At the top of Utah, Cherry Peak Resort is introducing evening clinics focusing on improving select skills. Deer Valley Resort offers the “Steeps & Stashes” three-day clinic for strong intermediate-to-expert skiers who want to ski off-piste because this resort has so much more than just its famed corduroy. You’re skiing some of the world’s best terrain in Utah. Learn to ski all of it!
Lesson #4: The more, the merrier and mightier
Private lessons are amazing, but they are also more expensive than group lessons, clinics or meetups. Moreover, a full-day private lesson on your first day on the mountain can be exhausting, especially if you just traveled from Houston (50 feet above sea level) to Park City (7,000 feet). Consider joining a group to get you started.
Utah ski schools typically keep group lessons and clinics as small as possible (4-5 max is common, but feel free to ask). The upside is that you:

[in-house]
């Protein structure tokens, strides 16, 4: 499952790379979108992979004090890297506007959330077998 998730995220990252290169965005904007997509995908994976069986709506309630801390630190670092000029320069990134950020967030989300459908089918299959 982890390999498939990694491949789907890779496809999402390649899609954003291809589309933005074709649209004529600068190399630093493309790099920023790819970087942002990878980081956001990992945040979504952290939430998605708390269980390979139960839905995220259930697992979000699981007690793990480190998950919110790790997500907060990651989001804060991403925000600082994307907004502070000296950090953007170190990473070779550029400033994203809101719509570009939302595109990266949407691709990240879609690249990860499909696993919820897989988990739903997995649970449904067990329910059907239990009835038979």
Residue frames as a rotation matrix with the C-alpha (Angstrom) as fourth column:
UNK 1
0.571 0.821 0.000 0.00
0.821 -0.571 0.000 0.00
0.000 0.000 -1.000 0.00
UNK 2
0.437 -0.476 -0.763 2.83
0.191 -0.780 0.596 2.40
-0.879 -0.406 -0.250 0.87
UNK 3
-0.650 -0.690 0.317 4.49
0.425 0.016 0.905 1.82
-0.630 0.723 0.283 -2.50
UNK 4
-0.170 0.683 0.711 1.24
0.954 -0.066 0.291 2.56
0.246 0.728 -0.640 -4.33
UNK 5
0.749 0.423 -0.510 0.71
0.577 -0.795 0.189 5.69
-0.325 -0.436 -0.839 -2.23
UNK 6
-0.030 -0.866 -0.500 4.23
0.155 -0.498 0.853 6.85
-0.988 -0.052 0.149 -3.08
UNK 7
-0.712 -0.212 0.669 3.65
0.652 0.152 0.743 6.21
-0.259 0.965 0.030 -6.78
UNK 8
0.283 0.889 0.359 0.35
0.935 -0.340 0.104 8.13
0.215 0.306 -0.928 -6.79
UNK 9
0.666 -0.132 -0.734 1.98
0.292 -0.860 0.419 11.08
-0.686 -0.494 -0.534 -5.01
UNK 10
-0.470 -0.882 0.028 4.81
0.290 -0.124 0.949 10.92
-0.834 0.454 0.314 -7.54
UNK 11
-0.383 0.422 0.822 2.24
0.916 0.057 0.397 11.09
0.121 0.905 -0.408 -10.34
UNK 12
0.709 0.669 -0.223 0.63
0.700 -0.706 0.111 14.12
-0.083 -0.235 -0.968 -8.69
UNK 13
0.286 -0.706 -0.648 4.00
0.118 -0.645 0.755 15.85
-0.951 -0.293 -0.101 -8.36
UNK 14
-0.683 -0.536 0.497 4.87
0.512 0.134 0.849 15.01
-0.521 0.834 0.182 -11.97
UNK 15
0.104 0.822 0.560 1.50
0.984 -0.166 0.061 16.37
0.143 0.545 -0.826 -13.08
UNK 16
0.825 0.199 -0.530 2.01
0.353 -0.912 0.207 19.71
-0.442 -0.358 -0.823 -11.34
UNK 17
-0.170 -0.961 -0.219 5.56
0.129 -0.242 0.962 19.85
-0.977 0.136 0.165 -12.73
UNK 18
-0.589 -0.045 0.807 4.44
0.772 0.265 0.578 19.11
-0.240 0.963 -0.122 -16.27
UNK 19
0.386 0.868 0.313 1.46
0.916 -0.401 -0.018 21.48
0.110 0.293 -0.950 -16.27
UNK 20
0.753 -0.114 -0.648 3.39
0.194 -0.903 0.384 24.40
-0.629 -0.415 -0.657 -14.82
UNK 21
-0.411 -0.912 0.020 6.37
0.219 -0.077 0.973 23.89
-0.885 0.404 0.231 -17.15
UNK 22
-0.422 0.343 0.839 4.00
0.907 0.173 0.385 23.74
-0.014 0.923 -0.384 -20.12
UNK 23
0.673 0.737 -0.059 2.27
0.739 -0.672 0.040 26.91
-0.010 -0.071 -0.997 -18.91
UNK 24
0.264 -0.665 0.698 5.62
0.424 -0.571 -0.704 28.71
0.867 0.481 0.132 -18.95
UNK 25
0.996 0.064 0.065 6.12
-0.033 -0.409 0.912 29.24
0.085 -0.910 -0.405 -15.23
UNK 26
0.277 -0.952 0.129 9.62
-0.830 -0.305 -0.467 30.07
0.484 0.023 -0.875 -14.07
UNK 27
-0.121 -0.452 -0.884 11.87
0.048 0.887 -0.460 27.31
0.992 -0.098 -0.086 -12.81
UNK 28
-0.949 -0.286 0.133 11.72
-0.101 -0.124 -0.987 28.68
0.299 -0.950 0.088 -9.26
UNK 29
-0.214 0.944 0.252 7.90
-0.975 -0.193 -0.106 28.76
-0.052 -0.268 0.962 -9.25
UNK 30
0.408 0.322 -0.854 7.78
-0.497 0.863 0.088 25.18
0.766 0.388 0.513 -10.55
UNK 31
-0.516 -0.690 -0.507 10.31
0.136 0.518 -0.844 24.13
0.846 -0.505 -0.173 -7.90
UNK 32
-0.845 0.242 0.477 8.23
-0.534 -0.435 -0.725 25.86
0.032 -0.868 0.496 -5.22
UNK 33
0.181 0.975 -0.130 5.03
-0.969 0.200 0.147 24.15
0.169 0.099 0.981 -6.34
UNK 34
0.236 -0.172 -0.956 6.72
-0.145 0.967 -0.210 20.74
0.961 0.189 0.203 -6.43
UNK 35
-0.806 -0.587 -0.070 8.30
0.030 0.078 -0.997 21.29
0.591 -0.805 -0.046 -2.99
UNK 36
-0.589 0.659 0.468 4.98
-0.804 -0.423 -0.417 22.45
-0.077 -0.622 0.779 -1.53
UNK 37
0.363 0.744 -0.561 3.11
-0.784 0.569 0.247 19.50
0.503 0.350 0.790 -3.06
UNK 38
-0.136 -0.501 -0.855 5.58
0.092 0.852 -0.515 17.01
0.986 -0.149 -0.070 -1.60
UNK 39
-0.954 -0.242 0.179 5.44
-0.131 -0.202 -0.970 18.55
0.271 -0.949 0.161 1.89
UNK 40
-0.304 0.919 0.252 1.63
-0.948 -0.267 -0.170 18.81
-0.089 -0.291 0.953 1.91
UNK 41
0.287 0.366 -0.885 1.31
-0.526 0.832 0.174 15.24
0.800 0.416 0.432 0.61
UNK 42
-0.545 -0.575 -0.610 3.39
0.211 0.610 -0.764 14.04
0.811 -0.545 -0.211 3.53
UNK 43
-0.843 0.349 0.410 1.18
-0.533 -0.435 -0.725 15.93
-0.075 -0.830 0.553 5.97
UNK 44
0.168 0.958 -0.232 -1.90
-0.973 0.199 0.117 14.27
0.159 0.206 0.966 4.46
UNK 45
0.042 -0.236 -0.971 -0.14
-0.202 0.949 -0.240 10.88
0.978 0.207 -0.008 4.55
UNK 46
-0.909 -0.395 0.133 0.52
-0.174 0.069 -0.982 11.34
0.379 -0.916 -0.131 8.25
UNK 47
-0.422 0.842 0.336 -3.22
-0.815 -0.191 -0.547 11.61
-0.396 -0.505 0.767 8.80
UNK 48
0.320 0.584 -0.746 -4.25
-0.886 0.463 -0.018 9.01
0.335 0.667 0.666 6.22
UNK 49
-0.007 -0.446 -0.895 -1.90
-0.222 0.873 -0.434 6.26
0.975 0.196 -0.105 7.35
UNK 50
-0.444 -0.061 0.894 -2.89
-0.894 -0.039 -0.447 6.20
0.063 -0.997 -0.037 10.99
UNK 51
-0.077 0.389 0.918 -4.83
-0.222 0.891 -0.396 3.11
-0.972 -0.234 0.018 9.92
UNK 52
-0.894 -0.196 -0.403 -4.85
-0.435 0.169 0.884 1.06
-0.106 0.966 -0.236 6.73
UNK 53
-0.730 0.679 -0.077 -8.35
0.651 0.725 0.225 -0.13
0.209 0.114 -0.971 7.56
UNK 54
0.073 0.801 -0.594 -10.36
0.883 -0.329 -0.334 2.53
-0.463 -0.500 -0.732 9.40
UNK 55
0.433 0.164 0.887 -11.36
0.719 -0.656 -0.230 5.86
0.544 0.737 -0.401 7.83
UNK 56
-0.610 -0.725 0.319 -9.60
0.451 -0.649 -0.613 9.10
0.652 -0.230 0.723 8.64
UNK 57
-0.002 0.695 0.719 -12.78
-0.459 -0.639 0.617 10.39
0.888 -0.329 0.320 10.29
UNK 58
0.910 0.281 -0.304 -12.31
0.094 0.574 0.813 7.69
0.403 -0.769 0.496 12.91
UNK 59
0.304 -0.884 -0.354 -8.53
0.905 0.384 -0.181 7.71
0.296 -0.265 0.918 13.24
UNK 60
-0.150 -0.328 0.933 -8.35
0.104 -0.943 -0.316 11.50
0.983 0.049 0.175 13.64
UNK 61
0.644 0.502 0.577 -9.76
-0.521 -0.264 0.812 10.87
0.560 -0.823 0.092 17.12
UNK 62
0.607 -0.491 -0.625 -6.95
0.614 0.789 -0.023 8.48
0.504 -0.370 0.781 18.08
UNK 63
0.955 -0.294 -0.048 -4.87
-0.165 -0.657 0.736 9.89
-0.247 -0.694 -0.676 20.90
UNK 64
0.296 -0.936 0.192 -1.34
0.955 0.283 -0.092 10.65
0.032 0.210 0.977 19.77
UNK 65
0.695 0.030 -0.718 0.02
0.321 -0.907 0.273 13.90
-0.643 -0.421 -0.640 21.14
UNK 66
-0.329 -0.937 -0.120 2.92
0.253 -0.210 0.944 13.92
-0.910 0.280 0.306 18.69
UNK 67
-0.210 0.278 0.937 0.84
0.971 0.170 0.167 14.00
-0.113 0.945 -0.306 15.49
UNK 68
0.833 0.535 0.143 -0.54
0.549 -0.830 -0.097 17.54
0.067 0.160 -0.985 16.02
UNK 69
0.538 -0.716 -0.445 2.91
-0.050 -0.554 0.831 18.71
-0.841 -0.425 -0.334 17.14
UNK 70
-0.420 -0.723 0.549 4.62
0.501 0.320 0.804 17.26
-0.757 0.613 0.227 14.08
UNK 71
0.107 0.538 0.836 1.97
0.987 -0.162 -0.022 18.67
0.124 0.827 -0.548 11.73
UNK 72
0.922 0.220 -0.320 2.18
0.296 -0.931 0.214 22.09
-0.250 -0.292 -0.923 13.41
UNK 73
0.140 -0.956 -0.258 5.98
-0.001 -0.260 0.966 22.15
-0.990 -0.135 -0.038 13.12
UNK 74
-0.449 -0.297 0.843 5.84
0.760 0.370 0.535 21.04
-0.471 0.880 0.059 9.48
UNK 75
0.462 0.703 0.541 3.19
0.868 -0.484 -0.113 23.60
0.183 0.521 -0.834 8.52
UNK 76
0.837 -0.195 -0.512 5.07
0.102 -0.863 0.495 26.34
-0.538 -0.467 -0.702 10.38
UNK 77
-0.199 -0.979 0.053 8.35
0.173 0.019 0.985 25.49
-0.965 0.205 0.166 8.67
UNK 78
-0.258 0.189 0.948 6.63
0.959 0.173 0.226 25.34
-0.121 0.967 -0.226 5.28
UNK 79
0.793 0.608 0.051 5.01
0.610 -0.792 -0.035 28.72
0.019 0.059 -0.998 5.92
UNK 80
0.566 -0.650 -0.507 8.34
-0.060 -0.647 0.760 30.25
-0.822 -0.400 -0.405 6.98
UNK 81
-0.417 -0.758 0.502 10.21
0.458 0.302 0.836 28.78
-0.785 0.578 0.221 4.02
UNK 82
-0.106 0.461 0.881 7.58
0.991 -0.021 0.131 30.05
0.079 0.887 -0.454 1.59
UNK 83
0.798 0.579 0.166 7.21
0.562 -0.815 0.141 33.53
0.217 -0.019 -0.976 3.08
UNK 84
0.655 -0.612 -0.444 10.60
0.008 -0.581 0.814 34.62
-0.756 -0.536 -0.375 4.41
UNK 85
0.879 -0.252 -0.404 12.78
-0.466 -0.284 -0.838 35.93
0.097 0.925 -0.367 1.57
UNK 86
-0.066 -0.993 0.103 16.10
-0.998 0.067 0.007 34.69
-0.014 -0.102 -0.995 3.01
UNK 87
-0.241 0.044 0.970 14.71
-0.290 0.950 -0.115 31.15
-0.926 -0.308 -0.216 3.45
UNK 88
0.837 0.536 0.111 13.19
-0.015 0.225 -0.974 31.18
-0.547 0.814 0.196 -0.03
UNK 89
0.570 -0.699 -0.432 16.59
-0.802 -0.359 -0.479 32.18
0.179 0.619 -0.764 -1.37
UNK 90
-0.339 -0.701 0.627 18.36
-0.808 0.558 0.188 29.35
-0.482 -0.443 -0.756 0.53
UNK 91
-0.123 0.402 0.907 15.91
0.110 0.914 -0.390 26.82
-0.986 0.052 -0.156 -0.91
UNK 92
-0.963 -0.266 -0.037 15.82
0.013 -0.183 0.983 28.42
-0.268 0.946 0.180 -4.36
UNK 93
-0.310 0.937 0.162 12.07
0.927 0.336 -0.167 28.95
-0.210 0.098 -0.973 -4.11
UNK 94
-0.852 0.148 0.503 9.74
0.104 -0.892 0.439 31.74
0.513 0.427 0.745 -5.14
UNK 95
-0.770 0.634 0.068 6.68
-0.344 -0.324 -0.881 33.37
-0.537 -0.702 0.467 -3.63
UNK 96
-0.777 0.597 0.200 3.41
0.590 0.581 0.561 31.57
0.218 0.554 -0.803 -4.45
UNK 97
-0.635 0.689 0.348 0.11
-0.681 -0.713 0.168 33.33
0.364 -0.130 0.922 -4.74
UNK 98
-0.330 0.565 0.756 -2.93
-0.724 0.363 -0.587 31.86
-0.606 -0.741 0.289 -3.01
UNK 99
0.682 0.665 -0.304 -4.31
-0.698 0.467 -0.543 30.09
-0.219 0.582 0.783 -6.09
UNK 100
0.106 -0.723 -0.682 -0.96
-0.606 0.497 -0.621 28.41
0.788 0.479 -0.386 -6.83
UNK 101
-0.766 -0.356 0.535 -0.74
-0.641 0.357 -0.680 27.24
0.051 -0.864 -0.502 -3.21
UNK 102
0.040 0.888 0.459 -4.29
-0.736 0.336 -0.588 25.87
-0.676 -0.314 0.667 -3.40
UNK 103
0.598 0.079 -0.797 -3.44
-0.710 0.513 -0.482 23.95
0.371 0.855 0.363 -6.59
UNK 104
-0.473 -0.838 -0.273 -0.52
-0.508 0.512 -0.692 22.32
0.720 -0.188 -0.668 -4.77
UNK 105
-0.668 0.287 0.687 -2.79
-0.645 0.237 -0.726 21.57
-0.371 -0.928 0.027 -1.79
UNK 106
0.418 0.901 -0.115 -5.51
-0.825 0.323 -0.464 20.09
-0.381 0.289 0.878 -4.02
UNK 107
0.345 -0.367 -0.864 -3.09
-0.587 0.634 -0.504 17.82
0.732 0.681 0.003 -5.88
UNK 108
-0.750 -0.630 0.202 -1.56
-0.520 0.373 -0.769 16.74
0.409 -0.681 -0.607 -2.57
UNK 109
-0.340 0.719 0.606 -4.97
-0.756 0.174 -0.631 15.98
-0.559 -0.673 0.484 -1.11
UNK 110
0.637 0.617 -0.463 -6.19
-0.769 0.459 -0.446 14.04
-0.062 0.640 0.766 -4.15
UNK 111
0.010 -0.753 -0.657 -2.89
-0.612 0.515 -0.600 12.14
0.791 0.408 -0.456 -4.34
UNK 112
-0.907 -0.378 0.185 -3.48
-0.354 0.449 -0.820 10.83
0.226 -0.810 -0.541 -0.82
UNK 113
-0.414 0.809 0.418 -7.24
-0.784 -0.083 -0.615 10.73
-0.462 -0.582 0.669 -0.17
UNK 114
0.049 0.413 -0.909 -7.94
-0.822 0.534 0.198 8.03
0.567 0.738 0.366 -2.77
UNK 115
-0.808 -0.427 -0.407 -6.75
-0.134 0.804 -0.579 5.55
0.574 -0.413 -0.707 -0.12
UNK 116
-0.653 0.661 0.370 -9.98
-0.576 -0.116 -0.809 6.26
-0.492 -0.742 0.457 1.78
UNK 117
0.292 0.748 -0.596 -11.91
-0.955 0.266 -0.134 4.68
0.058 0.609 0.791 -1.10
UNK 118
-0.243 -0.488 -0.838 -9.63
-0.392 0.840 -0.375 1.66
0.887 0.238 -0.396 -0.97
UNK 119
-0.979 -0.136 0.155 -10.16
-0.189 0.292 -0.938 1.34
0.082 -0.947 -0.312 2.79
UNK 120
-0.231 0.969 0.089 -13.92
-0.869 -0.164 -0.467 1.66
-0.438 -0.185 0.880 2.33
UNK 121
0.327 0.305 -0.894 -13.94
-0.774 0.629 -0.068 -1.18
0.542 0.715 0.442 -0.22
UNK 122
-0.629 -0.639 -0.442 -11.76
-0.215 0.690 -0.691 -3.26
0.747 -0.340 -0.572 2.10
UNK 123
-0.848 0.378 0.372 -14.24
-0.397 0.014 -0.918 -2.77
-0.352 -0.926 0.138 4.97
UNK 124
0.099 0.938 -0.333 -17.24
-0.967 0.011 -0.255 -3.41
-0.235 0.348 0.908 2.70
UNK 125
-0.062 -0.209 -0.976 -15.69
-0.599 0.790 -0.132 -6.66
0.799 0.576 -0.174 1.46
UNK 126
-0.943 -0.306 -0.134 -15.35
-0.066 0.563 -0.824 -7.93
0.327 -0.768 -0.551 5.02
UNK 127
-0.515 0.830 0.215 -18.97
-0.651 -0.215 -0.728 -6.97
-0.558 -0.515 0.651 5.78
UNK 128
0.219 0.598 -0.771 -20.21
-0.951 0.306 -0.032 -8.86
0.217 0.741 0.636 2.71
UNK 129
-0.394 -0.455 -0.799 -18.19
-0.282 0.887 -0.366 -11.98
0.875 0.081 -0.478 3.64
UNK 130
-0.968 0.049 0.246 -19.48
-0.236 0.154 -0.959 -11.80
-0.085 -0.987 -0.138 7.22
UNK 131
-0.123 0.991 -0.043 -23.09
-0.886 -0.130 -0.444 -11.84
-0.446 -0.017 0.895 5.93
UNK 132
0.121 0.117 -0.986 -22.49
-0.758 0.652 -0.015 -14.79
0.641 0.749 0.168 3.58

Lesson #5: The other time to hit ski school
There are times when the snow or the weather is… less than optimal. That is because Utah is not an amusement park. It’s real nature stuff. It changes, and no one ever knows what it will do next. Sadly, not every day is a powder day, but one of the best group lessons I’ve ever had was on a crummy day that taught me how to ski crud and side slip down a nasty hillside. That lesson transformed my skiing, because learning how to do that now allows me to exit sidecountry gates, glide through some trees and roll over a little log to the opening of a powder-filled bowl that people pass all the time (no, I’m not telling you where). So, if the conditions are, shall we say, less than optimal, then sign up for a lesson or clinic and feel like a cool kid on the mountain.
Lesson #6: Adaptive skiing includes disabled skiers and riders
There are many benefits of adaptive skiing. Instructors from Wasatch Active Sports are trained to understand disabilities, learning speed and style. Adaptive equipment is included in the lesson cost and lots of personal attention is given. Instructors will teach beginners through advanced skiers with special needs.
Need to do a little more reading before booking? Read visitutah.com’s What to Know for Ski School: Tips from a full-time certified ski instructor.